The Higher Plants in the Sea
The two intermediate phyla of the plant kingdom—namely, the mosses (Bryophyta) and the ferns (Pteridophyta)—are wanting in the sea. However, the highest of plants, the Spermatophyta, are represented by about thirty species of Angiosperms, or flowering plants. These belong to three genera of the Hydrocharitaceae and six genera of the Potamogetonaceae (Arber, 1920). They have not originated in the sea, but have invaded and colonized it by way of fresh water. Their closest affinities are with widespread fresh-water angiosperms belonging to the same families.
The eel grass Zostera, to show leaves, rhizome, and true roots.
Of outstanding importance among the marine angiosperms is the eel grass, Zostera (fig. 75). Botanically, the plant is not a grass despite the long, slender, and flexible grasslike leaves, which are thus adapted to withstand the force of moving water. Unlike the benthic algae, Zostera and its relatives possess true roots that are attached to an underground stem, or rhizome, forming an anchor in the soft substratum. There are fertile and sterile plants, and, since the plants grow submerged, mostly in depths of 4 or 5 m but also to a depth of 14 m (Petersen, 1918), the flowers are pollinated under water through the agency of currents.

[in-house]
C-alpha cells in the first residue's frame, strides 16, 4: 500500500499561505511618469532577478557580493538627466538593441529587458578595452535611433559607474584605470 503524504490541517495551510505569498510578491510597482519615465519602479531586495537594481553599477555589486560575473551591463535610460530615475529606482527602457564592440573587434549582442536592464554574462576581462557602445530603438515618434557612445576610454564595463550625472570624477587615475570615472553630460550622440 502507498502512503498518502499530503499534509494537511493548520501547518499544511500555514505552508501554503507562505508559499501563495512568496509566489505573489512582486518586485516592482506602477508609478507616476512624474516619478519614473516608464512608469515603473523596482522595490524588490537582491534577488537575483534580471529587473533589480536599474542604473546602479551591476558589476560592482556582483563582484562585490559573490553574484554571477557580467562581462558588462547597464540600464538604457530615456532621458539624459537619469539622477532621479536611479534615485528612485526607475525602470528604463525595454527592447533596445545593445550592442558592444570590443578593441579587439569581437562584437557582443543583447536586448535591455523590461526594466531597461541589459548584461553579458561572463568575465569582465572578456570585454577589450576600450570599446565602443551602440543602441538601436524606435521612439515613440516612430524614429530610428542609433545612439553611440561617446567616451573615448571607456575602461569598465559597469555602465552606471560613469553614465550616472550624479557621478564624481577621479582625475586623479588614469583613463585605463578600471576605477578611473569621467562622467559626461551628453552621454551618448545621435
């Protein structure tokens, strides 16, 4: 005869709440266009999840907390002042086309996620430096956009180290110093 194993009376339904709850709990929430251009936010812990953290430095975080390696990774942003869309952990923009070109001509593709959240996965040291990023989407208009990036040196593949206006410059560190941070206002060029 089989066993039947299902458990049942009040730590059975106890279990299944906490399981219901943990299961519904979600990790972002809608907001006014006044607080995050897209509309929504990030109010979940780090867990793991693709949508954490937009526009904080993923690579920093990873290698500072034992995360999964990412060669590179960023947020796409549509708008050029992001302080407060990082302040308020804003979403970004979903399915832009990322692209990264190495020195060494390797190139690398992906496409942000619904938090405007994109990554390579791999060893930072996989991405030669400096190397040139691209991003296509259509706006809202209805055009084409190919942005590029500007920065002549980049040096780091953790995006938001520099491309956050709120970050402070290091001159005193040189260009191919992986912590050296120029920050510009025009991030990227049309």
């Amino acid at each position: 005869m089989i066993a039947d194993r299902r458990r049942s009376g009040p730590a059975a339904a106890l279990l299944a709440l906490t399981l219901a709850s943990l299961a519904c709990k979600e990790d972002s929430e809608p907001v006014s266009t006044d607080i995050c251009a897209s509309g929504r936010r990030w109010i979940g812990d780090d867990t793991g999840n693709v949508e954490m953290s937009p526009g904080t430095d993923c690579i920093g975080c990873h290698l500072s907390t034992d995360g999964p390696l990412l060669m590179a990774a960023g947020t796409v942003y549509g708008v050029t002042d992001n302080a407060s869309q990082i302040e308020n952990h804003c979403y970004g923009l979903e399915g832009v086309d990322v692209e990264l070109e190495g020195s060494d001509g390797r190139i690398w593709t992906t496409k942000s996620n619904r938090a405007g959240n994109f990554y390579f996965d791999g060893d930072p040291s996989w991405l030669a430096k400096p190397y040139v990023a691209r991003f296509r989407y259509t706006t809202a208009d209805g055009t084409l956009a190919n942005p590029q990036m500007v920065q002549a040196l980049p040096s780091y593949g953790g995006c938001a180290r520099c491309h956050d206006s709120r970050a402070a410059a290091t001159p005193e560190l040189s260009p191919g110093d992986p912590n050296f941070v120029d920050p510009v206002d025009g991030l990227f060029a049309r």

THE ANIMAL POPULATION OF THE SEA
Many different species of distinct animal groups live intermingled in the same faunal area. Some may have identical habits and requirements, but for the most part the separate species or higher ranks have characteristic limitations, and each has its own function in conditioning the whole complex organic environment, thus influencing the type of species forming the association. This will become increasingly clear in considering the interrelations of the organisms (chapter XVIII).